¶190 We accept, adopt and approve the reasoning of Mr. Webster as applied to the executive power possessed by the Governor of the state of Oklahoma under the Constitution of this state.

¶191 As Mr. Justice Miller in Langford v. U. S., 101 U.S. 341, 25 L. Ed. 1010, well said:

"The maxim that the King can do no wrong, has no place in our system of constitutional law as applicable either to the government or to any of its officers."

¶192 See, also, Goltra v. Weeks, 271 U.S. 536, 70 L. Ed. 1074, 46 S. Ct. 613; Lane v. Hoglund, 244 U.S. 174, 61 L. Ed. 1066, 37 S. Ct. 558.

¶193 In Federal and State Constitutions, by Stimson, p. 7, the passage of sovereignty from the King to Parliament, and the existence in America of sovereignty in the people themselves, is reviewed. The author points out that the great principle of separate powers was suggested by the practical working of things in England, but that it had never been formally embodied in the Constitution of any country except our own, and that it is based upon the principle that those who make the laws may not administer them, and he who administers them may not judge them, "to the end that it be a government of laws and not of men."

¶194 He then says: "Lastly, with us the people are sovereign; not as in England, the Parliament; nor as in continental countries, the King, and this led logically to the invention and the functions of our Supreme Court. * * * But in England we had the history of the judgments by the courts, of the King's own acts, and those of his officers under his orders. 'What power the king hath, he hath but by law.' This English heritage, joined with the logic of our Constitution, led to the creation of our great tribunal. When a people has granted to its government only certain powers, it may not trust to the wisdom of that government to judge of its own oversteps. When it has parceled out those powers between Congress and executive, between federal government and state, neither branch, neither forum, may safely be entrusted to determine its own power or limit its own realm." This rule is applicable to the Governor of Oklahoma.

¶195 If this were permitted, the frailties of human nature would render it certain that the branch of government permitted so to do would enlarge its own powers and extend its own realm until all powers were centered on that branch, and the other branch of government would be entirely stripped of all its legitimate powers. The people of this state have, by their Constitution, said: "All political power is inherent in the people; and government is instituted for their protection, security and benefit and to promote their general welfare; and they have the right to alter or reform the same whenever the public good may require it: Provided, such change be not repugnant to the Constitution of the United States." Section 1, art. 2, Constitution.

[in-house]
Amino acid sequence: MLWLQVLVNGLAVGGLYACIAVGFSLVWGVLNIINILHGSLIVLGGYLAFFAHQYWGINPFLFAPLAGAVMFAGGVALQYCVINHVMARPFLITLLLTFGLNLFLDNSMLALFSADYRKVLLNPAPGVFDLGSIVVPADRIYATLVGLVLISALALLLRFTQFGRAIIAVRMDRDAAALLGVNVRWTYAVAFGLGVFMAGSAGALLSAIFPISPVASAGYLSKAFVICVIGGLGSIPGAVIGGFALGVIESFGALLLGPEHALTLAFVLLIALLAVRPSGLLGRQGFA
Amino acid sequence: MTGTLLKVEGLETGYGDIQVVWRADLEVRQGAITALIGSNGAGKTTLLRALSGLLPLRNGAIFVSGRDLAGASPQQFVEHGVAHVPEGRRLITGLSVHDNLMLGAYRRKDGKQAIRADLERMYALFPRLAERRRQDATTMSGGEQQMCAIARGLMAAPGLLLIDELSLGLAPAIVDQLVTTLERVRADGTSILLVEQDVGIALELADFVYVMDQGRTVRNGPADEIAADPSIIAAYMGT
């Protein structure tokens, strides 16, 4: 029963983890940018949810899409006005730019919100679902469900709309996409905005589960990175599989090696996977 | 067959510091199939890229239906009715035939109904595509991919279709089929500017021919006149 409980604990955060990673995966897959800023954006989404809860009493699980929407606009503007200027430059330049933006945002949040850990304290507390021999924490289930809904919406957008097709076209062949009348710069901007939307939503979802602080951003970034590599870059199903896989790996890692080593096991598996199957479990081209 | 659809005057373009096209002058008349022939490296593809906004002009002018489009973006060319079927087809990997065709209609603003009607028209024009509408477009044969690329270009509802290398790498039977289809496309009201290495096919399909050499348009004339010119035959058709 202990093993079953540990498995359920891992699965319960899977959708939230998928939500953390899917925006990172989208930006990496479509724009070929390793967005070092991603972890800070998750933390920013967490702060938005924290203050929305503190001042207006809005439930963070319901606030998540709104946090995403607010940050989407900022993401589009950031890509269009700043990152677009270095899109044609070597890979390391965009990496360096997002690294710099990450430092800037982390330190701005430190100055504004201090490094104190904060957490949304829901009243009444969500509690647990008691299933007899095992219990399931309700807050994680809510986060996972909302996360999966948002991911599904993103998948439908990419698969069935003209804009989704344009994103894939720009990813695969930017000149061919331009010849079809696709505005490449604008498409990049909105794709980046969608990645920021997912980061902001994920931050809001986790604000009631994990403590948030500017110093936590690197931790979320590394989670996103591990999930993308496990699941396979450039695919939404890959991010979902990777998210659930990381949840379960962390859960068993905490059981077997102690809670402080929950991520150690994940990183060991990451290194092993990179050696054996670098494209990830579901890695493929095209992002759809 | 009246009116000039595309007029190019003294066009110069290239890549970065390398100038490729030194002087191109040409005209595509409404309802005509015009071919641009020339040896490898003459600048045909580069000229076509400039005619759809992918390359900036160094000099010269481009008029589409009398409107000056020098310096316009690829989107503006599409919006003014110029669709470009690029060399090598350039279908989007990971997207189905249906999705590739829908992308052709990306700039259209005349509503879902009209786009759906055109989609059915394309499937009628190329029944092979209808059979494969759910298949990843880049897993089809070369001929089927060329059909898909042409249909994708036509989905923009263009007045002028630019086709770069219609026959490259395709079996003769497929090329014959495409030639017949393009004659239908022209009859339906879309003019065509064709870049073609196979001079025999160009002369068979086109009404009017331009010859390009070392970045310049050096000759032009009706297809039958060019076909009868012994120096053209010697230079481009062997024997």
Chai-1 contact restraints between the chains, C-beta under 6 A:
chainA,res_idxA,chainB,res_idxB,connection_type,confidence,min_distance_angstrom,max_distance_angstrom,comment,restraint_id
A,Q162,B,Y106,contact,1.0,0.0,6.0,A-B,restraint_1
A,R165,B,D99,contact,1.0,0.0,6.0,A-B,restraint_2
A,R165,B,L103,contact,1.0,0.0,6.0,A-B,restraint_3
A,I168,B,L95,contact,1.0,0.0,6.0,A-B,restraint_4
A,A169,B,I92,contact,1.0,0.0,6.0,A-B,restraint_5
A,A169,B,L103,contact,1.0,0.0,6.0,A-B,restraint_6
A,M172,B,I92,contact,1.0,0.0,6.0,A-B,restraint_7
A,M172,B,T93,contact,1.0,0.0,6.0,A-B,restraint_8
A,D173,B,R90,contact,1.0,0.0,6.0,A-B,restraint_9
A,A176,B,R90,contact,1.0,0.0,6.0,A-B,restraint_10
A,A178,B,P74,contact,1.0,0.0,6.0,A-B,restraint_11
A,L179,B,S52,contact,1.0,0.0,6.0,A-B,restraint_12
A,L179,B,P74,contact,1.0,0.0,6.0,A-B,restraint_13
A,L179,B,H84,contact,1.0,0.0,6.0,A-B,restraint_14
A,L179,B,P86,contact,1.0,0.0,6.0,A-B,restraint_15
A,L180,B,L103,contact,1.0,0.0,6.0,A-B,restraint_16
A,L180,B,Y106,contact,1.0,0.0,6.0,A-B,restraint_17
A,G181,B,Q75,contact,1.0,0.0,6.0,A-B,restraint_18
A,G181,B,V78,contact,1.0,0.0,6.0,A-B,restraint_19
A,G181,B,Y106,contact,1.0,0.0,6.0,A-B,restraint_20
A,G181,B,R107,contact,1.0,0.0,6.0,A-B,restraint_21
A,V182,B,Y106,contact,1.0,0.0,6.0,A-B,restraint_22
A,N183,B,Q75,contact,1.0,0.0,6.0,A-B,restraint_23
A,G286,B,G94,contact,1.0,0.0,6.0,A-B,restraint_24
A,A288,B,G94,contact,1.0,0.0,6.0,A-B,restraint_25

¶196 The people have adopted our Constitution and declared that it shall stand until we, the people, by amendment alter it. Beside the executive and legislative branches of government they have placed the judicial branch. All are bound alike by the Constitution. They are equally bound by valid laws enacted under the Constitution.

¶197 Therefore, the maxim, "The King can do no wrong," has no place in our system of constitutional law, and as applicable to the government or any of its officers.

¶198 If the principle, as applied to governmental functions, that no wrong can be done applies anywhere in our system, it applies to the people acting together, and then only in the manner and mode established by basic law. For in the people, and in the people alone, rests the power to alter or change our Constitution.

"Where a case is tried on an agreed statement of facts, the appellate court is as competent to consider such facts and apply the law as the trial court. There being nothing to weigh as to the credibility of witnesses, the appellate court will determine the law on the facts agreed to, and may render such judgment as the trial court should have rendered." Consol. Steel Wire Co. v. Burnham. Hanna, Munger & Co. (Aug. 24, 1899) 8 Okla. 514, 58 P. 654.

¶199 In Goodwin v. Kraft (March 9, 1909) 23 Okla. 329, 101 P. 856, it was said:

"In a case triable in this court on review on an agreed statement of facts, this court, not being concerned with the credibility of witnesses or the weight of their testimony, will apply the law to the facts as a court of first instance."